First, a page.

The Magazine

The New Battle of Algeria

National reconciliation can kill you.

Jul 31, 2006, Vol. 11, No. 43 • By OLIVIER GUITTA
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ON JULY 10, a group of terrorists entered a campground in Gouraya, a Mediterranean resort 75 miles from Algiers, and randomly massacred 5 people. The victims were among the 22 killed by terrorists in Algeria in the first half of July--putting that month on track to be a little less bloody than those preceding it. In April, the death toll was 60; in May, 54; in June, 65--this in a country with a population roughly the size of California's, and a government insistent that Islamist terrorism has been basically defeated.

Despite the official happy talk, kidnappings by Islamists to raise money for their cause are a routine occurrence in Algeria. And not a day goes by without terrorists' attacking military personnel, government employees, or ordinary civilians, whom they regard as allies of the government. Just in recent weeks, the GSPC (Algerian Salafist Group for Prayer and Combat), the al Qaeda affiliate that is now the main Algerian terrorist group, orchestrated an assault that killed 17 customs officers when their vehicles were riddled with bullets; another that killed 7 police officers when their truck was hit by an RPG; and the execution of 5 farmers who were shot, then finished off with daggers, their bodies burned. The GSPC also plants bombs in public places to create panic. Boumerdès, for example, about 25 miles from the capital, was hit twice by terror attacks near the main downtown bus station. Authorities are wondering whether Algiers will be next.

In an attempt to end this low-intensity civil war (low-intensity by comparison with the vicious civil war that raged between 1992 and 1999, in which a military regime suppressed the Islamic Salvation Front at a cost of some 150,000 lives), the government last year announced a plan for national reconciliation. The plan was approved in a referendum in September 2005 and promulgated in March. It included a general amnesty for jailed terrorists and Islamists. The authorities released 2,200 Islamists from prison, and, according to Interior Minister Noureddine Yazid Zerhouni, an additional 200 or so Islamist fighters turned themselves in.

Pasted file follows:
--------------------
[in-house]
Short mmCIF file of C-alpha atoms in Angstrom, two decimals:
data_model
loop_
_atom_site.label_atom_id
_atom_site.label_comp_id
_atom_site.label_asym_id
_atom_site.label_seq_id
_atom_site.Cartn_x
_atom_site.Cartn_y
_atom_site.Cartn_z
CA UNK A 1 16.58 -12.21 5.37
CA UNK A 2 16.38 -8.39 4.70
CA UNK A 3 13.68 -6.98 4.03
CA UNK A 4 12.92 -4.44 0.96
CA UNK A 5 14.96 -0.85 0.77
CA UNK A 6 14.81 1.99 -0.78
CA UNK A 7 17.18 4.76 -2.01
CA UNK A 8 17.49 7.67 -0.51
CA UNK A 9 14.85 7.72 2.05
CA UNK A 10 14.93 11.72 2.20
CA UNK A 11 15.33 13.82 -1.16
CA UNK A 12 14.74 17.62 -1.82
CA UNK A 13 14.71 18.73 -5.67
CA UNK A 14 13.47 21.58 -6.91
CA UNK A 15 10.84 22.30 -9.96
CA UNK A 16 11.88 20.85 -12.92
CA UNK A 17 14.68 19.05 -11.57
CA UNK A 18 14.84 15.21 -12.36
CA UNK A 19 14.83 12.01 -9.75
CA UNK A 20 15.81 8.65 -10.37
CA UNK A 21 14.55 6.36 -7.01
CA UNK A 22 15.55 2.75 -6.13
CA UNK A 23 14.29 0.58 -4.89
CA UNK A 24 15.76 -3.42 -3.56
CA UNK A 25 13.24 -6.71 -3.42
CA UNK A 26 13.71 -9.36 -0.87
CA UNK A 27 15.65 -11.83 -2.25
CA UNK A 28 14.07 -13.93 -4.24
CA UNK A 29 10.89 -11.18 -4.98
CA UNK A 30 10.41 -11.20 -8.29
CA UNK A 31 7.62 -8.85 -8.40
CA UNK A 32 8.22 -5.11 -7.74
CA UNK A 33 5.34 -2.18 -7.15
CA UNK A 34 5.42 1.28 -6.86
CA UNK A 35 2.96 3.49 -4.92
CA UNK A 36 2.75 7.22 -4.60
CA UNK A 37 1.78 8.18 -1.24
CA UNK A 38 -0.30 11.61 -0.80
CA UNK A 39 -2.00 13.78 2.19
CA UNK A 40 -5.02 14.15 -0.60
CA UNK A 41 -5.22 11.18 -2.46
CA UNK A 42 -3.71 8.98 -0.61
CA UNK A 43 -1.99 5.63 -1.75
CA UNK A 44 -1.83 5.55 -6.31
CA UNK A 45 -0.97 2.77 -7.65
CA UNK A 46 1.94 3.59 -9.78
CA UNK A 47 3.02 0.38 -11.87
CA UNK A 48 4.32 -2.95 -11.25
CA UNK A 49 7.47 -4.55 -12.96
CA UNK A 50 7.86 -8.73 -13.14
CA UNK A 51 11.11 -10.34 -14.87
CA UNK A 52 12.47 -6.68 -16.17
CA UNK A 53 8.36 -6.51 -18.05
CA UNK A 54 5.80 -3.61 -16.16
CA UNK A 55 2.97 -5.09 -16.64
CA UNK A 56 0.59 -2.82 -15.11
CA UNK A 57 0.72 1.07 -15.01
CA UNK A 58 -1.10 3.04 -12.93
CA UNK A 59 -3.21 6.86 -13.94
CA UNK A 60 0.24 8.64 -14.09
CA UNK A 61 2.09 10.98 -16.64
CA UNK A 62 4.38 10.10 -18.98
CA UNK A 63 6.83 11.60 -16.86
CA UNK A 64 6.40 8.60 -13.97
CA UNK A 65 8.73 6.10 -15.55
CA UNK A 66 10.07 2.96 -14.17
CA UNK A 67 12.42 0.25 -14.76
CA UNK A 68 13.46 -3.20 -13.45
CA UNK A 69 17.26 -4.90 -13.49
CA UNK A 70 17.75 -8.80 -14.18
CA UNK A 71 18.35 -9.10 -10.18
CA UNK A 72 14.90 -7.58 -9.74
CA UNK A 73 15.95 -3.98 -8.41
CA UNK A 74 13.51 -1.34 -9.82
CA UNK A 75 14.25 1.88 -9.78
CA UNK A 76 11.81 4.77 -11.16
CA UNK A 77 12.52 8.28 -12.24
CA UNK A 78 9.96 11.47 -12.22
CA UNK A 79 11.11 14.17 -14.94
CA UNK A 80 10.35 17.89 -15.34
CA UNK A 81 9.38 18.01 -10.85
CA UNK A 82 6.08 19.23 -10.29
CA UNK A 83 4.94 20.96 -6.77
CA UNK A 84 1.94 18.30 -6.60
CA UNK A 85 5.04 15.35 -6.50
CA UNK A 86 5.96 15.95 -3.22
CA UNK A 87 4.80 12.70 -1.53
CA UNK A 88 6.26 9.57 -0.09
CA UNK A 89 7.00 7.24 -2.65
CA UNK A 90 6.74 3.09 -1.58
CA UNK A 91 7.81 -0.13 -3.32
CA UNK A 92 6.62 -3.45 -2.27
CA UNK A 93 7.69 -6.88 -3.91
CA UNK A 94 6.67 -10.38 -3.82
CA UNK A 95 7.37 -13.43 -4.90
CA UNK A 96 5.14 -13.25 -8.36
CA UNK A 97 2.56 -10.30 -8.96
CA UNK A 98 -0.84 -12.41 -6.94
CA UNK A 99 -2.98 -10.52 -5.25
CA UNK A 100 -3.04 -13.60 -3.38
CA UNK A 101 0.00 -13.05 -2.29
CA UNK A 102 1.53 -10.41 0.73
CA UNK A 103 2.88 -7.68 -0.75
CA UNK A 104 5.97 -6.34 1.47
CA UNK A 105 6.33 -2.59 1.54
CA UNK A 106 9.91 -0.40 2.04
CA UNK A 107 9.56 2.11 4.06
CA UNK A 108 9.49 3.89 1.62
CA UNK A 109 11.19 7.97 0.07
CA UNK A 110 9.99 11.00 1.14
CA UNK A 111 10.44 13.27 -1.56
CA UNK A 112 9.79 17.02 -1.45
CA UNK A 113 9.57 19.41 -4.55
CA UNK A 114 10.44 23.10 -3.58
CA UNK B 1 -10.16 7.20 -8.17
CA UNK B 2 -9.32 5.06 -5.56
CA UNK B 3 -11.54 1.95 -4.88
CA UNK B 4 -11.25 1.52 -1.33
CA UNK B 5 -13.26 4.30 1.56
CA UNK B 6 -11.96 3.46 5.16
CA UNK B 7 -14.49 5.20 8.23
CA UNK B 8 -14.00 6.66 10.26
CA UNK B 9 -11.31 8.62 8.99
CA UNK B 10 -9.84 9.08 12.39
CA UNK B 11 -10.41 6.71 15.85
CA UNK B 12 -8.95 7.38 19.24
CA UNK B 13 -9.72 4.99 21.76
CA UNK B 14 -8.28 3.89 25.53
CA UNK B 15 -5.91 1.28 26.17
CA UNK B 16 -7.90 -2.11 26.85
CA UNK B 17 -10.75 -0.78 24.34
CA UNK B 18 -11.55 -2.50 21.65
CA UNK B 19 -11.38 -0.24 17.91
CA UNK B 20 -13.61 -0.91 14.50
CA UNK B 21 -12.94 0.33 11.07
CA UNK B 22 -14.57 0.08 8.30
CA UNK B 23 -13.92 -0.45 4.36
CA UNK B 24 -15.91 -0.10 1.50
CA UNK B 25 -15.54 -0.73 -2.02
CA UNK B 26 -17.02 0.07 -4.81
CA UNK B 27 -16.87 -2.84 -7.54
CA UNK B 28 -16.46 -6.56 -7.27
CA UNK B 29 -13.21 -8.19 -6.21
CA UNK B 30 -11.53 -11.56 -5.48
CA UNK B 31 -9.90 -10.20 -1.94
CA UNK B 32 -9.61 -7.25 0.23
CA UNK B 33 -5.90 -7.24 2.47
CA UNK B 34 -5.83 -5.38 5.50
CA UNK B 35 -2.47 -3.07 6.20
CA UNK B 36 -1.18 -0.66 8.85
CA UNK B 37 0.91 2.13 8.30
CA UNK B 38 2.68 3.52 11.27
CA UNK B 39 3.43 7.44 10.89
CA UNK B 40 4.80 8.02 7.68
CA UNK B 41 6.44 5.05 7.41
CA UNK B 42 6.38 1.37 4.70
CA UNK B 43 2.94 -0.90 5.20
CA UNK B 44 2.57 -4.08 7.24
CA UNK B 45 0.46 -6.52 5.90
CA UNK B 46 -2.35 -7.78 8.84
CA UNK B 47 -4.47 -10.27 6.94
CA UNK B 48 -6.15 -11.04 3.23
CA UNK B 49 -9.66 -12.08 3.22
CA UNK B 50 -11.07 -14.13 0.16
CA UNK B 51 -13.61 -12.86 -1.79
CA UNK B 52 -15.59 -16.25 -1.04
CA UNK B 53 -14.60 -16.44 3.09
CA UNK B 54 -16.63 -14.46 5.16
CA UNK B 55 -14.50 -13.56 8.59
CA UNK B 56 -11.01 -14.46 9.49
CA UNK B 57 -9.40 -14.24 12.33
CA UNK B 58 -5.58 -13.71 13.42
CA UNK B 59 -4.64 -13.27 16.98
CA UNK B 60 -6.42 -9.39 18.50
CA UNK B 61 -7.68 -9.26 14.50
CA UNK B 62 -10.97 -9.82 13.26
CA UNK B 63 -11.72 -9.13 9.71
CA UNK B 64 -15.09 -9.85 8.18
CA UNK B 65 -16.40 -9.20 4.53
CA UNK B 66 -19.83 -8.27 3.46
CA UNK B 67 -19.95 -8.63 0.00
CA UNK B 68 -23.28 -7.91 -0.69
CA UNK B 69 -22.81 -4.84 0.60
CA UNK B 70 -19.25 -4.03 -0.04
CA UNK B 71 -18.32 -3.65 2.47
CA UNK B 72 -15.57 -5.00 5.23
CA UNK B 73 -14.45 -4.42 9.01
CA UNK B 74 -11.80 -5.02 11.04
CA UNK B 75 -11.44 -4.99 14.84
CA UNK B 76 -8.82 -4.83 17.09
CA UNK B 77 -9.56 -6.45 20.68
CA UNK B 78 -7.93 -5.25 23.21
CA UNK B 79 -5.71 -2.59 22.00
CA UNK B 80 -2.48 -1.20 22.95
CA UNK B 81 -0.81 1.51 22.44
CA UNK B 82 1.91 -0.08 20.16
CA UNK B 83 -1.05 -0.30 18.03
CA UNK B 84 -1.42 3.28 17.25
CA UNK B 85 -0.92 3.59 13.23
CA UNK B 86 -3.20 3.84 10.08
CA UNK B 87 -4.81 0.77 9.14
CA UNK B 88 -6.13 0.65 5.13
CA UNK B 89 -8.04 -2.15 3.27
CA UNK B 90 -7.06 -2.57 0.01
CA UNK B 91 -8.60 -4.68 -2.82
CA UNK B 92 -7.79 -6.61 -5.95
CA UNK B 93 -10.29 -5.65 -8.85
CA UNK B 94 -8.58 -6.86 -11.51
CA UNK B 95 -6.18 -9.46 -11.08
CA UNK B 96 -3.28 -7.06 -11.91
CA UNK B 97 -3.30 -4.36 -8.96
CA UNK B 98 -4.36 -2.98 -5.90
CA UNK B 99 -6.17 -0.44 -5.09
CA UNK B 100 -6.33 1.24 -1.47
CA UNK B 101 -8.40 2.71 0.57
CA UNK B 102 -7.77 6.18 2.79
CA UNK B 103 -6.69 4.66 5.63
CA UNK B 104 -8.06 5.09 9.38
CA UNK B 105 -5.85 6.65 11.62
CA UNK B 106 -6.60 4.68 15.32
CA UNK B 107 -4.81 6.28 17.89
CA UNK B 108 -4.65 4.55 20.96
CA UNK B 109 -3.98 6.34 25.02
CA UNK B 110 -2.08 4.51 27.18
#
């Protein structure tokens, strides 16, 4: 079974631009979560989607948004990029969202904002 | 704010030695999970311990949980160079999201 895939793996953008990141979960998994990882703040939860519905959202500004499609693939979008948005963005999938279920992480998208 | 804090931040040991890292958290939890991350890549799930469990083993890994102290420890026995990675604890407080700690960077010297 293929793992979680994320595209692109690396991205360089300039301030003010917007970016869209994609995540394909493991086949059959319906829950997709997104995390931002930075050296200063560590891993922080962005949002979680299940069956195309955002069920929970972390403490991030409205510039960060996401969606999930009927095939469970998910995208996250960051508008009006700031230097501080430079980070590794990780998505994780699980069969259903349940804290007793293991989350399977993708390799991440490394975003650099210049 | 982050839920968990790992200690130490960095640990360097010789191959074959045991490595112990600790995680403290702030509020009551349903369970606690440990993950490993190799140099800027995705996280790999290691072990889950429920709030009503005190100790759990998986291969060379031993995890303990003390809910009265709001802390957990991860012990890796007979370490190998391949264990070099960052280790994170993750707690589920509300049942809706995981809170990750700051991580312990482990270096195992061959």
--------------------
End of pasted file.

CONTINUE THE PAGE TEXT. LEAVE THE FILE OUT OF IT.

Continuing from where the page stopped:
Unfortunately, the GSPC would have no part of reconciliation. Shortly before the referendum, its leader, Abu Musab Abdel Wadoud, warned the Algerian people on an Islamist website, "If you participate in this referendum, you have declared war on Islam, you are following Satan, and you have abandoned Allah." Sure enough, in March, a GSPC goon squad gunned down a former military adviser to the group, Abdelkrim Kaduri, who had appealed to GSPC members to support the peace plan. "Do not let this opportunity for reconciliation slip by," Kaduri had urged just before he was killed. His murder was a deterrent to any dissidents who might think of helping the Algerian security services.

And in other ways, the attempt at reconciliation is looking more and more like a recipe for disaster, endangering the security of Western nations. Thus, two individuals freed in the amnesty, Mohamed Benyamina and Akil Chraibi, were part of extremist cells recently dismantled in France. Benyamina belonged to the Bourada cell, which had planned to attack the Paris-Orly airport, the Paris subway, and the headquarters of the DST (the French FBI). Chraibi, a student in Montpellier, was arrested in Algeria while providing the GSPC with explosive devices. French authorities are also concerned about preventing dangerous individuals from entering French territory. In fact, France considers the GSPC its biggest threat, especially since the group's declaration of allegiance to al Qaeda in July 2005 and its recent communiqué identifying France as the number one enemy.

Indeed, the GSPC is now probably the spearhead of jihad in north Africa. Its objective is to make the Maghreb a launching pad for al Qaeda operations in Europe, where the Algerian al Qaeda leader Khalid Abou Bassir is based. Already the GSPC is active well beyond the borders of Algeria. In November 2005, 17 Islamists affiliated with the GSPC were arrested in Morocco. They were allegedly preparing attacks against American and Jewish interests in that country.